After finishing second in the RWA 50 km. championship in 1931, Harold Whitlock won the title in 1933. He was champion again in 1935 and with victories in each of the next four years up to the outbreak of war, he won a total of six championships. Whitlock traded wins with Tommy Green, the 1932 Olympic champion, in many of the classic road race of the thirties but as he was ten years Green's junior, Whitlock inevitably got the upper hand as the years passed. In 1934 he won the first of four successive London-to-Brighton races and in 1935 he became the first man to complete the course in under eight hours. His winning time of 4-30:38 in the 1936 RWA 50km championship ultimately proved to be the fastest of his career and established him as one of the favorites for the Olympic title.
Like the other British walkers in Berlin, Whitlock suffered from a severe bout of sickness during the race but he overcame the handicap and retained the Olympic title for Britain by a comfortable margin. Two years later, he completed a magnificent double by winning the 1938 European title in Paris. In the immediate post-war years, he only competed intermittently, but his younger brother Rex upheld the family tradition with his selection for the 1948 Olympics. In 1952, Harold made a serious comeback and after finishing third in the RWA 50 km. he made a second Olympic appearance in Helsinki, aged 48 years 218 days; he still holds the record of being Britain's oldest ever international athlete. In Helsinki, he finished 11th, a creditable performance in a field of 31, but his brother Rex Whitlock did even better, finishing fourth.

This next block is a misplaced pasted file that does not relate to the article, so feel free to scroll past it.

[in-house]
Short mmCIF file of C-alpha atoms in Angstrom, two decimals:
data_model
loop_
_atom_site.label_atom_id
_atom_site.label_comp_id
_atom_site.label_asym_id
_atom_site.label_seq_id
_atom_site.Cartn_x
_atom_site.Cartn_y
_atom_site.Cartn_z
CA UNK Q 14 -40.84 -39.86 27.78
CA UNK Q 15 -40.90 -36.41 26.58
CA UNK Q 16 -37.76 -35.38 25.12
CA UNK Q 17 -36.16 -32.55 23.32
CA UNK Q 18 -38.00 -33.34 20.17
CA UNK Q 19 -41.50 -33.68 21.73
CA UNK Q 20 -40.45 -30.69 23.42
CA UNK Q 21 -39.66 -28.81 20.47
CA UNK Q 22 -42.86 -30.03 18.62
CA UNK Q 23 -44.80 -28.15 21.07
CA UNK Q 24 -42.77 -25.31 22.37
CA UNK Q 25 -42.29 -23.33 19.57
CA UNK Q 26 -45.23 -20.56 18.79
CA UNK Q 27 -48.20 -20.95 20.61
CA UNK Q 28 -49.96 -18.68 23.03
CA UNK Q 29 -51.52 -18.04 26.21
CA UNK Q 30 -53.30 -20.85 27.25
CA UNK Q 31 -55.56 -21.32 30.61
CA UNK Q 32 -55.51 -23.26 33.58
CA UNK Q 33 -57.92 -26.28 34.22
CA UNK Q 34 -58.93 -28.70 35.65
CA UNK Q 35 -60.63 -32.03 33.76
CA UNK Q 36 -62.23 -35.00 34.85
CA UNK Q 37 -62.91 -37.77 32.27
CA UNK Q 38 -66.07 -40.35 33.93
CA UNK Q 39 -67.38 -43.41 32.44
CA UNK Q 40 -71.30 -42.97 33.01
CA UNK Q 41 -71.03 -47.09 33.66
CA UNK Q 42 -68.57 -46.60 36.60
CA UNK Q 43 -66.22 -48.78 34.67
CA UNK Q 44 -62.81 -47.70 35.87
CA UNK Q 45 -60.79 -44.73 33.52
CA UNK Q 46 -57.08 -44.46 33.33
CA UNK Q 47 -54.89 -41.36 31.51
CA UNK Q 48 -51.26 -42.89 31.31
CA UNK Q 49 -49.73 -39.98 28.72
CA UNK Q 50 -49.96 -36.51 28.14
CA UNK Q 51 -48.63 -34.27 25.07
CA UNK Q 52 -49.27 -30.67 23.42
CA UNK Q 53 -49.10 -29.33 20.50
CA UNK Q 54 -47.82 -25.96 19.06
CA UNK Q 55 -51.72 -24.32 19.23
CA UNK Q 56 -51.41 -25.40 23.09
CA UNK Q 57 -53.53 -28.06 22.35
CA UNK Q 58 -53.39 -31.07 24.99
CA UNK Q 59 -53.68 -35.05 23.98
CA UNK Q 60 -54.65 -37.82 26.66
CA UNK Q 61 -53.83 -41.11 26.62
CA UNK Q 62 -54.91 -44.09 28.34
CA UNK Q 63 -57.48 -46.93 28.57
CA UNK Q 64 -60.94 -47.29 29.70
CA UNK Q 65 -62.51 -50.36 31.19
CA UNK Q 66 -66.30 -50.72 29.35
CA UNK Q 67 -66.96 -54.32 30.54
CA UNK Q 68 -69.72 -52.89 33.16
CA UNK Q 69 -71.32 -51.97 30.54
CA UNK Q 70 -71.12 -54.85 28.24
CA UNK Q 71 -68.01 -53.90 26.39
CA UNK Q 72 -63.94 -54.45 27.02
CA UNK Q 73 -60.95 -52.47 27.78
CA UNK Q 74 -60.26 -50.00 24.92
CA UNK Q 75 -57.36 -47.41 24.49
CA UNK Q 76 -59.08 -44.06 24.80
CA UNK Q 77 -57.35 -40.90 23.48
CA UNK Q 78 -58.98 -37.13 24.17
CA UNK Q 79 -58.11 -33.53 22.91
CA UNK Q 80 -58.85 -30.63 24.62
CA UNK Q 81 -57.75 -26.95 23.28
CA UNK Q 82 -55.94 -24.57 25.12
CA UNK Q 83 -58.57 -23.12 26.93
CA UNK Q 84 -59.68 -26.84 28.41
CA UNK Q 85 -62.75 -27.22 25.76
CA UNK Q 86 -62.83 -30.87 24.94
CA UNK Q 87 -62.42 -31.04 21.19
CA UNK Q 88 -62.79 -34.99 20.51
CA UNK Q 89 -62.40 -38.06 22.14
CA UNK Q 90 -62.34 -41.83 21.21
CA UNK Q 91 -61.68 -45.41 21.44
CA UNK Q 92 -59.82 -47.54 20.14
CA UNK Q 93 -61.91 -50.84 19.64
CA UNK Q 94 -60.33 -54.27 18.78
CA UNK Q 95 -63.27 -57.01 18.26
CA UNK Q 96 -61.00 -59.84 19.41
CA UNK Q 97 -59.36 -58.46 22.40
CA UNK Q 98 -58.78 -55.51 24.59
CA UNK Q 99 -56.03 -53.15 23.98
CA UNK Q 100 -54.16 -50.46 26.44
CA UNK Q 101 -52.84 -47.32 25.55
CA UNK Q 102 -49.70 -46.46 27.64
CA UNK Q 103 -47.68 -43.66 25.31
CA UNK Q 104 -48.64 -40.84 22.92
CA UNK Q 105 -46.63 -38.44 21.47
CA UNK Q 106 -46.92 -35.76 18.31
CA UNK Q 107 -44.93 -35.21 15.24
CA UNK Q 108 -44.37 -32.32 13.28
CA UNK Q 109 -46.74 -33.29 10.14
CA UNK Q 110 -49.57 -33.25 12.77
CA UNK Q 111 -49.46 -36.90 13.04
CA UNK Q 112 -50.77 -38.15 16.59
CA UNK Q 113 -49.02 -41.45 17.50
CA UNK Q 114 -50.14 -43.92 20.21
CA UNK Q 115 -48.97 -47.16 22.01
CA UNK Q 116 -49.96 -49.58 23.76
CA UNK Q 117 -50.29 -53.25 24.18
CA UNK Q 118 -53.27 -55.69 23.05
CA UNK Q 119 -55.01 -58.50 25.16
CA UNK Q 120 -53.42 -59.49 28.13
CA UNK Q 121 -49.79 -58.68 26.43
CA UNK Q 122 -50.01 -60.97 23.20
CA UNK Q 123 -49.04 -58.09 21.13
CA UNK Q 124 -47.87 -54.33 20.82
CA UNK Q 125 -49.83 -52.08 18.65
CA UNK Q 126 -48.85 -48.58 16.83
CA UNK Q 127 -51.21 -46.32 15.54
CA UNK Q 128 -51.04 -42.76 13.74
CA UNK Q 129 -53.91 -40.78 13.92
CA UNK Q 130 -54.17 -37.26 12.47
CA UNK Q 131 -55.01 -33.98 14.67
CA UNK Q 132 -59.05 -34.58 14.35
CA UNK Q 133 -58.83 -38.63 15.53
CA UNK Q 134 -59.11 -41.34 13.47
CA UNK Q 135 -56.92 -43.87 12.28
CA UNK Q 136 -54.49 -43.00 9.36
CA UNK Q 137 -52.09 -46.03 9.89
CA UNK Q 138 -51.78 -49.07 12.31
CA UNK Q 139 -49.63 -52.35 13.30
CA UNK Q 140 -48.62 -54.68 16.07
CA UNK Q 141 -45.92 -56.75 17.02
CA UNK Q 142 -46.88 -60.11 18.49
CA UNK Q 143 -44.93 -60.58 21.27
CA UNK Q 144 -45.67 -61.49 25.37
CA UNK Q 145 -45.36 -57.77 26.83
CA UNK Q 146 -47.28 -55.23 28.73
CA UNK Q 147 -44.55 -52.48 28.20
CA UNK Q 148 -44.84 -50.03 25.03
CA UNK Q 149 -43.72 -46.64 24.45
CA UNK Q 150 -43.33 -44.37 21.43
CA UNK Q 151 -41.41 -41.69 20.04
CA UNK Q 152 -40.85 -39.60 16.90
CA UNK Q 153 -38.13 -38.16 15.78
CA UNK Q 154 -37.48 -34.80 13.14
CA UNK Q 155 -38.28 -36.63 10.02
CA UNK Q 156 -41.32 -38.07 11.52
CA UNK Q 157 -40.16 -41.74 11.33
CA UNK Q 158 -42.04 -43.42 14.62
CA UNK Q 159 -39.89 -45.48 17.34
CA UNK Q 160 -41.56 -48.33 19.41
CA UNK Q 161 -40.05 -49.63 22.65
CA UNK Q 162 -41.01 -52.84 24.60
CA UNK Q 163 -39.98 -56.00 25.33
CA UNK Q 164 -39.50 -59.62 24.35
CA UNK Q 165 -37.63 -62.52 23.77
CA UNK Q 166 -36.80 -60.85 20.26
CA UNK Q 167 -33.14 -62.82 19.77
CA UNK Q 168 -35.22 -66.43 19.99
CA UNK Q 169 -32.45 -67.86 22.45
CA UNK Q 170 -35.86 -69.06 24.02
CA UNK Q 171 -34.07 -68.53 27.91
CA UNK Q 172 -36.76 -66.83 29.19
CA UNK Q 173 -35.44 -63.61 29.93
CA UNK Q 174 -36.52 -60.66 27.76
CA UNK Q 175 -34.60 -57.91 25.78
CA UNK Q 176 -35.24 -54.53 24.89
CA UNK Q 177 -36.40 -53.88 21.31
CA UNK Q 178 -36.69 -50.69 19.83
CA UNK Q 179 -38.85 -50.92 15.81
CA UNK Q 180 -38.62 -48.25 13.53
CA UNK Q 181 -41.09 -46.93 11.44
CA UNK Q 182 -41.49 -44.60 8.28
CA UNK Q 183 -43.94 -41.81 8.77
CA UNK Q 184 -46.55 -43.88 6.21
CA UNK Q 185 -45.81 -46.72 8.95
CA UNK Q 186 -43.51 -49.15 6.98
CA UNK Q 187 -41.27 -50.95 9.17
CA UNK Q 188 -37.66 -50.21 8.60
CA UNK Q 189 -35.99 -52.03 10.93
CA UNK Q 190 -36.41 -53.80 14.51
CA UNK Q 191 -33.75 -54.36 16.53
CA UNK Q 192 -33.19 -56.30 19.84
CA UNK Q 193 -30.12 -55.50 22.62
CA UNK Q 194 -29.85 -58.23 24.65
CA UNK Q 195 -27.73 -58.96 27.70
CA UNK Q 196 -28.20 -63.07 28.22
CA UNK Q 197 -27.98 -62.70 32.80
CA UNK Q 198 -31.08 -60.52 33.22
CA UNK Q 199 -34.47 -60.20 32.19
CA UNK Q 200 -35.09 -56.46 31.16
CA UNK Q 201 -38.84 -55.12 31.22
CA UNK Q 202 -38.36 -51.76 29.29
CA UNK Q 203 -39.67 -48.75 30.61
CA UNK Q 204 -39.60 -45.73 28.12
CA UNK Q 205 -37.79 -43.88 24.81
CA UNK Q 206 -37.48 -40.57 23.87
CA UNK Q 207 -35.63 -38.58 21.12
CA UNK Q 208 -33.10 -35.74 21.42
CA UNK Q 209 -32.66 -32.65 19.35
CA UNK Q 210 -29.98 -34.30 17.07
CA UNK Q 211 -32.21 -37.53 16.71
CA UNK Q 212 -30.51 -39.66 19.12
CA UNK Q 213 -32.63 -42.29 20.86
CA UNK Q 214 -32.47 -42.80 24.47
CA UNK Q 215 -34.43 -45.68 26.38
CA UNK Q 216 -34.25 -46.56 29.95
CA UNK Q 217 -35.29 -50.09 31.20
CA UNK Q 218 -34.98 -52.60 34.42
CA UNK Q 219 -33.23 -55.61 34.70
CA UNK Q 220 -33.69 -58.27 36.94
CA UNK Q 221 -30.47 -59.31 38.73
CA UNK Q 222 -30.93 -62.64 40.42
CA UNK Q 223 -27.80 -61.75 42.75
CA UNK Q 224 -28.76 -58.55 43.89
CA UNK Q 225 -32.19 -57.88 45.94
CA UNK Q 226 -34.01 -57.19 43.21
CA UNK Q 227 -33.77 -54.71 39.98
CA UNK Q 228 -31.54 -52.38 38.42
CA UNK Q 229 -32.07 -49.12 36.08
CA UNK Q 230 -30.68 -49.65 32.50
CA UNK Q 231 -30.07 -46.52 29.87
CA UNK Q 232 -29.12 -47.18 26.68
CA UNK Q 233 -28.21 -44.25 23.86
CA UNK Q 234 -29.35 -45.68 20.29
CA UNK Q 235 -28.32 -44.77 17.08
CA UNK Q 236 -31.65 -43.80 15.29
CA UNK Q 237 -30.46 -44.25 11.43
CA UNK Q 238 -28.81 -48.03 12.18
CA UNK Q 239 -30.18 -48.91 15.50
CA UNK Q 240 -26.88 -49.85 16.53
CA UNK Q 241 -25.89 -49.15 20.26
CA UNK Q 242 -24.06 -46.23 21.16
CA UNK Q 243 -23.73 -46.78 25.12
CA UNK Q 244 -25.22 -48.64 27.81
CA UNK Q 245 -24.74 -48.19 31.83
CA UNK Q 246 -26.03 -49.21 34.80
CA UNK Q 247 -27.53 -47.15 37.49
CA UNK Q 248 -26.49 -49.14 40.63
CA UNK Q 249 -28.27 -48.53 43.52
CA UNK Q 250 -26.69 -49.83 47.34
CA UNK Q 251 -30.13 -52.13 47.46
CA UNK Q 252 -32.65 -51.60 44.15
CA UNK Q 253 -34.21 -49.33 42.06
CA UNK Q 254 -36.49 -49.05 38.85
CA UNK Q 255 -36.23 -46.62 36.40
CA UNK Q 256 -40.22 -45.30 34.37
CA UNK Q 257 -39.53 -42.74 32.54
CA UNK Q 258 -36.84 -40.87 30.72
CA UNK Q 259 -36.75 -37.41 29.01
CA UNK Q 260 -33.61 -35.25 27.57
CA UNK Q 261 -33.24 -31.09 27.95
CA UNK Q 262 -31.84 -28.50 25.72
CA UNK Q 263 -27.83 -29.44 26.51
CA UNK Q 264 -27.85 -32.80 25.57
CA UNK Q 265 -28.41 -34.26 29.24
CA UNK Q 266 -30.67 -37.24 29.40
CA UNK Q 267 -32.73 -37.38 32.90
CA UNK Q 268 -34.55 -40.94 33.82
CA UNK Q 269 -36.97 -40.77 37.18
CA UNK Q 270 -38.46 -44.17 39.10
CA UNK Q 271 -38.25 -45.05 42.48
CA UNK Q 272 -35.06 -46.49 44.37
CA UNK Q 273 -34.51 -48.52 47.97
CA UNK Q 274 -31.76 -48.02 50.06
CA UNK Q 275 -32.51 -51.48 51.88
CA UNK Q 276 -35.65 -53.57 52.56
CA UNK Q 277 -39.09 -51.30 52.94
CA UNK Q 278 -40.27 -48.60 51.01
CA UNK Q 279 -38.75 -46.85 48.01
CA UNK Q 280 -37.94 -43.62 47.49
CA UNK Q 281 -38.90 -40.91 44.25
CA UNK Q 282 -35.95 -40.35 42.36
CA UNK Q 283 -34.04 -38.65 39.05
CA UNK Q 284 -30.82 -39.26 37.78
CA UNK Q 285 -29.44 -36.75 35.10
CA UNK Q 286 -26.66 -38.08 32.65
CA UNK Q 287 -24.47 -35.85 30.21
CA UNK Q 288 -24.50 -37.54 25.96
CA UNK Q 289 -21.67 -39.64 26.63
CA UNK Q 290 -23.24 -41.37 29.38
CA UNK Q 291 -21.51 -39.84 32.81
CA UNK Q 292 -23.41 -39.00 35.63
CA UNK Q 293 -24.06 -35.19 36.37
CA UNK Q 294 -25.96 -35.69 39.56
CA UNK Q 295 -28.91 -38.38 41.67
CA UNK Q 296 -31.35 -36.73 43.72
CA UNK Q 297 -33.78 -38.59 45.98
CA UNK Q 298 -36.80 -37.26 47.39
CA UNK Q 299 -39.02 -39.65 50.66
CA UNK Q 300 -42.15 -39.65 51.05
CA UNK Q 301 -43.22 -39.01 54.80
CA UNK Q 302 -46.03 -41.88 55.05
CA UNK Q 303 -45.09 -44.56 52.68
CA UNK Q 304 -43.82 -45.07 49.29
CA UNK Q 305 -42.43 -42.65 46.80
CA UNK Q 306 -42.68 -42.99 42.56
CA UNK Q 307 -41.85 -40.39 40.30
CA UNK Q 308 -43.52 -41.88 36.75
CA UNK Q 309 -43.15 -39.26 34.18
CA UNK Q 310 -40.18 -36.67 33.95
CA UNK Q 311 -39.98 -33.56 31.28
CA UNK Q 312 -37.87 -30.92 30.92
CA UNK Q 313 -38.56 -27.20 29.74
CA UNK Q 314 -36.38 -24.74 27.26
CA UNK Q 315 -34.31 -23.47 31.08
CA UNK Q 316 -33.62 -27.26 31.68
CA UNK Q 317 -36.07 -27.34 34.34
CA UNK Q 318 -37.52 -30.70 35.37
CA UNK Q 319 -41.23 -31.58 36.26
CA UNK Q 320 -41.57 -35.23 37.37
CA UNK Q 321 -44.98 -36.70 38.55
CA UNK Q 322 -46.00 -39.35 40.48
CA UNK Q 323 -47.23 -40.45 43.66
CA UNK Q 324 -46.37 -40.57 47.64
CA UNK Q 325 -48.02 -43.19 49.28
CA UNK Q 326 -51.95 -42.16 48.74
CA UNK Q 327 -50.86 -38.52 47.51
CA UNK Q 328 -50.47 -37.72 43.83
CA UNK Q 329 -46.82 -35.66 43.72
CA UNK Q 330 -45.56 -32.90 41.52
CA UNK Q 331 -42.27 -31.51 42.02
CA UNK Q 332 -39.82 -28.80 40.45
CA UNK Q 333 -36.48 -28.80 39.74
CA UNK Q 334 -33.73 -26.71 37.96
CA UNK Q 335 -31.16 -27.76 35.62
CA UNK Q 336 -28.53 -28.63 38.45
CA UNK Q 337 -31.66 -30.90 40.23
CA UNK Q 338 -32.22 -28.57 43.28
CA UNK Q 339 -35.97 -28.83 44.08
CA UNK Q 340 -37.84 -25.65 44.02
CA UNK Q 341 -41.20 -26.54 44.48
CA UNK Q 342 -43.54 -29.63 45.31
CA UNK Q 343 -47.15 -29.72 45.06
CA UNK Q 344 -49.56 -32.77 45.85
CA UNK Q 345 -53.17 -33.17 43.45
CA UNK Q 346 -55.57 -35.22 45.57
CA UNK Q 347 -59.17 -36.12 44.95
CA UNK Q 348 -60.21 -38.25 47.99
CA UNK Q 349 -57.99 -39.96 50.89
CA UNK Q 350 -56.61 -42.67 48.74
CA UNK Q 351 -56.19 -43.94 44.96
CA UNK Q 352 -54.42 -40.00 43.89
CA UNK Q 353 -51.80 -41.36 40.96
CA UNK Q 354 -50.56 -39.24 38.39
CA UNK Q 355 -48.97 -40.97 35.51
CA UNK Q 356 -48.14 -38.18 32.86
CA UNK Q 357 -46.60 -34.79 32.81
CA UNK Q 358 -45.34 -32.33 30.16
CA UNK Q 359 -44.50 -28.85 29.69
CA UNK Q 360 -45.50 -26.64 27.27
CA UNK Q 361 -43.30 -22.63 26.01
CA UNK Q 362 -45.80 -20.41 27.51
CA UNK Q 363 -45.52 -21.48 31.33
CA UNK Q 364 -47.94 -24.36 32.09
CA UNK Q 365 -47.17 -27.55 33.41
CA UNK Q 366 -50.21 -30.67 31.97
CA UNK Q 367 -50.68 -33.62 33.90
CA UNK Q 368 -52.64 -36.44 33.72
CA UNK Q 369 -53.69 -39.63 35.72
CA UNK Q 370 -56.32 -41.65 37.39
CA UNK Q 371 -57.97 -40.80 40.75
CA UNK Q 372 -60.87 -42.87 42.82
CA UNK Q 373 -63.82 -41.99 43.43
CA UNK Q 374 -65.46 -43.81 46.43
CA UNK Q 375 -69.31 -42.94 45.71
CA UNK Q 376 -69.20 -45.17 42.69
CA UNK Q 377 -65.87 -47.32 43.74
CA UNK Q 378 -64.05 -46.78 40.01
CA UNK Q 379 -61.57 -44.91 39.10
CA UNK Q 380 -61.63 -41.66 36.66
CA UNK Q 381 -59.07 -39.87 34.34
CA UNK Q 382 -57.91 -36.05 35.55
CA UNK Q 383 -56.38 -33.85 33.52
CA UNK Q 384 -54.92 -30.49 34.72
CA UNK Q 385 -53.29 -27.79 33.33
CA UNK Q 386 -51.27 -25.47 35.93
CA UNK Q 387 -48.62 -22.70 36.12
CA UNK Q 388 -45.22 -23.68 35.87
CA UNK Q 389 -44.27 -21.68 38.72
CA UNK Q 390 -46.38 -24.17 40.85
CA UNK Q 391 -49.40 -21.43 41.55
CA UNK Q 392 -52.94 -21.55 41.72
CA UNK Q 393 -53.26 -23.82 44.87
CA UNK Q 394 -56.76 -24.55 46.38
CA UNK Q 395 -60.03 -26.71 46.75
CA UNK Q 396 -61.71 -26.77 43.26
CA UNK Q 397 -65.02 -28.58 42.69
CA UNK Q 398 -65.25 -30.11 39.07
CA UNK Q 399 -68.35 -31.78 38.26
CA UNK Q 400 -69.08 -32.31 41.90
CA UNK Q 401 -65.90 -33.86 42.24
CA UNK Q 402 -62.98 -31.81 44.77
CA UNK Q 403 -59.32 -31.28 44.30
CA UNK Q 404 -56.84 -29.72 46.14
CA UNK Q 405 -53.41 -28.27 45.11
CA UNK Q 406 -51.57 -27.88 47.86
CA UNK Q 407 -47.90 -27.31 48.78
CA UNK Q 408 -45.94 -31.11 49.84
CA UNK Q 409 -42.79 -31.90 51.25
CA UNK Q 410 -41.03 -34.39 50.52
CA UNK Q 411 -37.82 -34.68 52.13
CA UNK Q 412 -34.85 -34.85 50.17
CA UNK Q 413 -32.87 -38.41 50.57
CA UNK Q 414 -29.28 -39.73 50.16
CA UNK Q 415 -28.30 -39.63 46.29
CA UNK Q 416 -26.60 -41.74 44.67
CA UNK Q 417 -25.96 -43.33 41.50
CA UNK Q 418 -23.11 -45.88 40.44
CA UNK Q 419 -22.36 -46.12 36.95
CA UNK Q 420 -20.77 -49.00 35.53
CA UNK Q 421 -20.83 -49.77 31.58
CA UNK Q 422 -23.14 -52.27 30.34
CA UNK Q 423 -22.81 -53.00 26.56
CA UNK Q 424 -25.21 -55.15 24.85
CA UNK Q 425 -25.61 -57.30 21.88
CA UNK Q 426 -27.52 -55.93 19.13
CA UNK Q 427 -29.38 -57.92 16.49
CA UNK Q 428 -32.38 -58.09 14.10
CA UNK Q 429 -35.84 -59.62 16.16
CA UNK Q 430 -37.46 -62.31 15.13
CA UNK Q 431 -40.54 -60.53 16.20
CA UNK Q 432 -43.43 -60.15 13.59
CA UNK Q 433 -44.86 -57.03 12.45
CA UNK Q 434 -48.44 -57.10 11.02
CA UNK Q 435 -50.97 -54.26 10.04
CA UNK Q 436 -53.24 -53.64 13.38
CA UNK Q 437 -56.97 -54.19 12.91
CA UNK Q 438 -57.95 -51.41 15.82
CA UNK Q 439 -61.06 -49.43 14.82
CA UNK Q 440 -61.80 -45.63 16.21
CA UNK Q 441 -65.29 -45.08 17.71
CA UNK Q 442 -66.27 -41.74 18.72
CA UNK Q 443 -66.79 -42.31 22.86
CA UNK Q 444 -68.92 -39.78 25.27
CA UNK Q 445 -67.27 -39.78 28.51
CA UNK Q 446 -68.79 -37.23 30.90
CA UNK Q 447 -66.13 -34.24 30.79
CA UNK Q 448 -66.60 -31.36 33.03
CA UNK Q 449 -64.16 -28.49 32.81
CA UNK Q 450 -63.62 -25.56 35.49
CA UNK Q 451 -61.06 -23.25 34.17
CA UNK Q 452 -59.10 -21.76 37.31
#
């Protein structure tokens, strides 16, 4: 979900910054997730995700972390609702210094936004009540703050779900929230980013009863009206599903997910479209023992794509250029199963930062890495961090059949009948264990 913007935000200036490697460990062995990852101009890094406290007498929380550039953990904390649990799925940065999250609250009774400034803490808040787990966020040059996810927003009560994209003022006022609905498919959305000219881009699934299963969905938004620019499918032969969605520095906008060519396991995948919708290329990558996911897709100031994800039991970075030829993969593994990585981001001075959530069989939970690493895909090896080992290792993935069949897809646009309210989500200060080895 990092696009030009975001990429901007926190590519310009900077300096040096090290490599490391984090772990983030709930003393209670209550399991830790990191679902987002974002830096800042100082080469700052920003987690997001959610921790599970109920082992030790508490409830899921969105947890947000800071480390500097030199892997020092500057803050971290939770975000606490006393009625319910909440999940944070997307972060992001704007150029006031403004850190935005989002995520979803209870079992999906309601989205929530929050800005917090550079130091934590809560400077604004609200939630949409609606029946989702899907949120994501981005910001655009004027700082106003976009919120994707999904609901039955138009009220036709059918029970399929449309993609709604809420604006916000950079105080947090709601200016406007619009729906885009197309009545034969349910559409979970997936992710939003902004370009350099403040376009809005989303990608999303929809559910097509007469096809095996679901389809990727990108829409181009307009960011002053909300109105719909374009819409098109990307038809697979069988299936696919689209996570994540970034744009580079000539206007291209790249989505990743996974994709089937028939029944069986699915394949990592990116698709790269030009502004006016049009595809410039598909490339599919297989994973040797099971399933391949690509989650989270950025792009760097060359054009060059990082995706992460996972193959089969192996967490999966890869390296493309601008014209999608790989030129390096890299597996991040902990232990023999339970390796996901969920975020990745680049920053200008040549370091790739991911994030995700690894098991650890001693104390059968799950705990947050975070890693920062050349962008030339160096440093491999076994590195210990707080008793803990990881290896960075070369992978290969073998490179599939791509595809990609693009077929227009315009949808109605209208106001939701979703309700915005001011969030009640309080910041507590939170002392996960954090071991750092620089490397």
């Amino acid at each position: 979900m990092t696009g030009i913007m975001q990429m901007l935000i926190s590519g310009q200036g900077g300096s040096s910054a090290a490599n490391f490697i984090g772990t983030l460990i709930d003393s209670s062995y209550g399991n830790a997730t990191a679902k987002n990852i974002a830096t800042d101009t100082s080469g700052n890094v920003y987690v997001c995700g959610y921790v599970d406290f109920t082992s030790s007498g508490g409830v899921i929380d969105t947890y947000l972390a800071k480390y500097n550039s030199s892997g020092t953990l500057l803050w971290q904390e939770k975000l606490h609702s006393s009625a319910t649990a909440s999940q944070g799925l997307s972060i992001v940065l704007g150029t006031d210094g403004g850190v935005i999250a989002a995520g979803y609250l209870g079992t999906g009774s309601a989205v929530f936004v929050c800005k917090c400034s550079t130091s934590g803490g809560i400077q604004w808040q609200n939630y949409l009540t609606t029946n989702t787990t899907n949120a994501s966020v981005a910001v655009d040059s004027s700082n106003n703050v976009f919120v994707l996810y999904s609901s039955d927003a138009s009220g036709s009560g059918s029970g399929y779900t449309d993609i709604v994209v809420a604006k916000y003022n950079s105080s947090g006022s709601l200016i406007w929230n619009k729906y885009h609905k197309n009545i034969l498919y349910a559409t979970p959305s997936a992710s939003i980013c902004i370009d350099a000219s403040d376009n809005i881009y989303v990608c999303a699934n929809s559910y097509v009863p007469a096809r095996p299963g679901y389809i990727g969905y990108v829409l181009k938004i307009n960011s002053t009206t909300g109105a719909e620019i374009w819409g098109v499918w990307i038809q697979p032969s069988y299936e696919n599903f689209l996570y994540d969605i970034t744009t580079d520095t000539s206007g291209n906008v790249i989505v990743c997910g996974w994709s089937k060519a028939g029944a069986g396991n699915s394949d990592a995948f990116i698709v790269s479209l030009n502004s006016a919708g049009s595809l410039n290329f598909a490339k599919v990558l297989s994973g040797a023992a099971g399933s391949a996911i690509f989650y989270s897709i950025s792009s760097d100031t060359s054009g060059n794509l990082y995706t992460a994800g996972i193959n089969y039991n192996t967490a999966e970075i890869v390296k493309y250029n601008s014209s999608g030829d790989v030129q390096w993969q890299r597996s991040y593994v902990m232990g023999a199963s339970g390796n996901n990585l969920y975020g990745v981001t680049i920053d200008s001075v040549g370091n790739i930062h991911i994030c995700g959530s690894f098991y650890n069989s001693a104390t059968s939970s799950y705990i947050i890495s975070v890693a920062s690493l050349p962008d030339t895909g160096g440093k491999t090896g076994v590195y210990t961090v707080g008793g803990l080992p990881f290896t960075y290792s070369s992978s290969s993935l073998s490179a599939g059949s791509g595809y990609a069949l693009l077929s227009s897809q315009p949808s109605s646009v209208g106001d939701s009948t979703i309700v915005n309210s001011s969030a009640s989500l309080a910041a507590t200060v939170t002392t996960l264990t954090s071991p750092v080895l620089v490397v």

Harold Whitlock, a tall stylish walker who was a member of the Metropolitan Walking Club, worked as a motor mechanic and as he had a special aptitude for tuning racing cars he was often called upon to assist with record attempts at the old Brooklands circuit. A highly respected coach and judge in his later years, he officiated at the 1960 Olympics in Rome when his star pupil, Don Thompson, won the gold medal. In 1966, Whitlock was awarded the MBE for his services to the sport.
Personal Best: 50kmW – 4-30:38.0 (1936).
Athlete Olympic Results Content
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